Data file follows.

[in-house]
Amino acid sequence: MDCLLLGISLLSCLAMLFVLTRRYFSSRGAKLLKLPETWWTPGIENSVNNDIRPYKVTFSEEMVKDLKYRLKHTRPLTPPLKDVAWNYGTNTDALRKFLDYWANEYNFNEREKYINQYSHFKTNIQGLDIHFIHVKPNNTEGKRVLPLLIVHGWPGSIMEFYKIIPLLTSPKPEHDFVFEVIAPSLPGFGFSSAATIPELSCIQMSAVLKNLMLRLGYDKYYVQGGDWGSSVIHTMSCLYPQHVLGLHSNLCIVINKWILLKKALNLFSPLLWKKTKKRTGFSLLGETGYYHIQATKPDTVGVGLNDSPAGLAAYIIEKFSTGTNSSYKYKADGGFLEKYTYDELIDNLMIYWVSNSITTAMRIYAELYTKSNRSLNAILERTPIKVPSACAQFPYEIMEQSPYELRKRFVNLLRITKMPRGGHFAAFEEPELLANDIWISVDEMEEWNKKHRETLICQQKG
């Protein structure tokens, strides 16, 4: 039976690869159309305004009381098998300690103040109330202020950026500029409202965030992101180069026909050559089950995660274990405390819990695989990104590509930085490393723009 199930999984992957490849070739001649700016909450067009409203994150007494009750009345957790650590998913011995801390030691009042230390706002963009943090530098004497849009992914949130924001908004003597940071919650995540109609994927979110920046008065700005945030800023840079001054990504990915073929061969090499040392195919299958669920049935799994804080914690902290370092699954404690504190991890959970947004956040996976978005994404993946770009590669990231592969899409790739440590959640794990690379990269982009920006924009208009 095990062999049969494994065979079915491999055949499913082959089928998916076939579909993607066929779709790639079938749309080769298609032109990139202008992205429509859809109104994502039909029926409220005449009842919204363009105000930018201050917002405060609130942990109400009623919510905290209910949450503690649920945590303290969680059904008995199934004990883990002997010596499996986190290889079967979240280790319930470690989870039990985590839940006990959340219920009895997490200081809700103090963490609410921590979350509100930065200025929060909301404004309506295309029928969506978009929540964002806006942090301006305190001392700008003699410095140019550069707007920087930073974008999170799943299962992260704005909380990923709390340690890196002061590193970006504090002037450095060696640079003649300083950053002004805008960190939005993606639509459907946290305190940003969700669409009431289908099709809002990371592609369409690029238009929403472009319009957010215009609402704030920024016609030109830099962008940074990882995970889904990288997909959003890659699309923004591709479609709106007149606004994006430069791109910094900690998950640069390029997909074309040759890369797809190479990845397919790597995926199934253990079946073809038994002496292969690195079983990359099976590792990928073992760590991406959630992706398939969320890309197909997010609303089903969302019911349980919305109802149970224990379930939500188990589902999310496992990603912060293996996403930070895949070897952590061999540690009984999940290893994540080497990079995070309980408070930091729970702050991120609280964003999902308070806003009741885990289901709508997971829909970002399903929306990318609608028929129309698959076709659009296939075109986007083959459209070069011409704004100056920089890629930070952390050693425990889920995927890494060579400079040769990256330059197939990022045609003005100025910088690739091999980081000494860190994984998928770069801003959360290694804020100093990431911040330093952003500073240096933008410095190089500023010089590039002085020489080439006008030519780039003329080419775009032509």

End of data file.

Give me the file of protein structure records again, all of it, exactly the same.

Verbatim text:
[in-house]
Amino acid sequence: MDCLLLGISLLSCLAMLFVLTRRYFSSRGAKLLKLPETWWTPGIENSVNNDIRPYKVTFSEEMVKDLKYRLKHTRPLTPPLKDVAWNYGTNTDALRKFLDYWANEYNFNEREKYINQYSHFKTNIQGLDIHFIHVKPNNTEGKRVLPLLIVHGWPGSIMEFYKIIPLLTSPKPEHDFVFEVIAPSLPGFGFSSAATIPELSCIQMSAVLKNLMLRLGYDKYYVQGGDWGSSVIHTMSCLYPQHVLGLHSNLCIVINKWILLKKALNLFSPLLWKKTKKRTGFSLLGETGYYHIQATKPDTVGVGLNDSPAGLAAYIIEKFSTGTNSSYKYKADGGFLEKYTYDELIDNLMIYWVSNSITTAMRIYAELYTKSNRSLNAILERTPIKVPSACAQFPYEIMEQSPYELRKRFVNLLRITKMPRGGHFAAFEEPELLANDIWISVDEMEEWNKKHRETLICQQKG
């Protein structure tokens, strides 16, 4: 039976690869159309305004009381098998300690103040109330202020950026500029409202965030992101180069026909050559089950995660274990405390819990695989990104590509930085490393723009 199930999984992957490849070739001649700016909450067009409203994150007494009750009345957790650590998913011995801390030691009042230390706002963009943090530098004497849009992914949130924001908004003597940071919650995540109609994927979110920046008065700005945030800023840079001054990504990915073929061969090499040392195919299958669920049935799994804080914690902290370092699954404690504190991890959970947004956040996976978005994404993946770009590669990231592969899409790739440590959640794990690379990269982009920006924009208009 095990062999049969494994065979079915491999055949499913082959089928998916076939579909993607066929779709790639079938749309080769298609032109990139202008992205429509859809109104994502039909029926409220005449009842919204363009105000930018201050917002405060609130942990109400009623919510905290209910949450503690649920945590303290969680059904008995199934004990883990002997010596499996986190290889079967979240280790319930470690989870039990985590839940006990959340219920009895997490200081809700103090963490609410921590979350509100930065200025929060909301404004309506295309029928969506978009929540964002806006942090301006305190001392700008003699410095140019550069707007920087930073974008999170799943299962992260704005909380990923709390340690890196002061590193970006504090002037450095060696640079003649300083950053002004805008960190939005993606639509459907946290305190940003969700669409009431289908099709809002990371592609369409690029238009929403472009319009957010215009609402704030920024016609030109830099962008940074990882995970889904990288997909959003890659699309923004591709479609709106007149606004994006430069791109910094900690998950640069390029997909074309040759890369797809190479990845397919790597995926199934253990079946073809038994002496292969690195079983990359099976590792990928073992760590991406959630992706398939969320890309197909997010609303089903969302019911349980919305109802149970224990379930939500188990589902999310496992990603912060293996996403930070895949070897952590061999540690009984999940290893994540080497990079995070309980408070930091729970702050991120609280964003999902308070806003009741885990289901709508997971829909970002399903929306990318609608028929129309698959076709659009296939075109986007083959459209070069011409704004100056920089890629930070952390050693425990889920995927890494060579400079040769990256330059197939990022045609003005100025910088690739091999980081000494860190994984998928770069801003959360290694804020100093990431911040330093952003500073240096933008410095190089500023010089590039002085020489080439006008030519780039003329080419775009032509």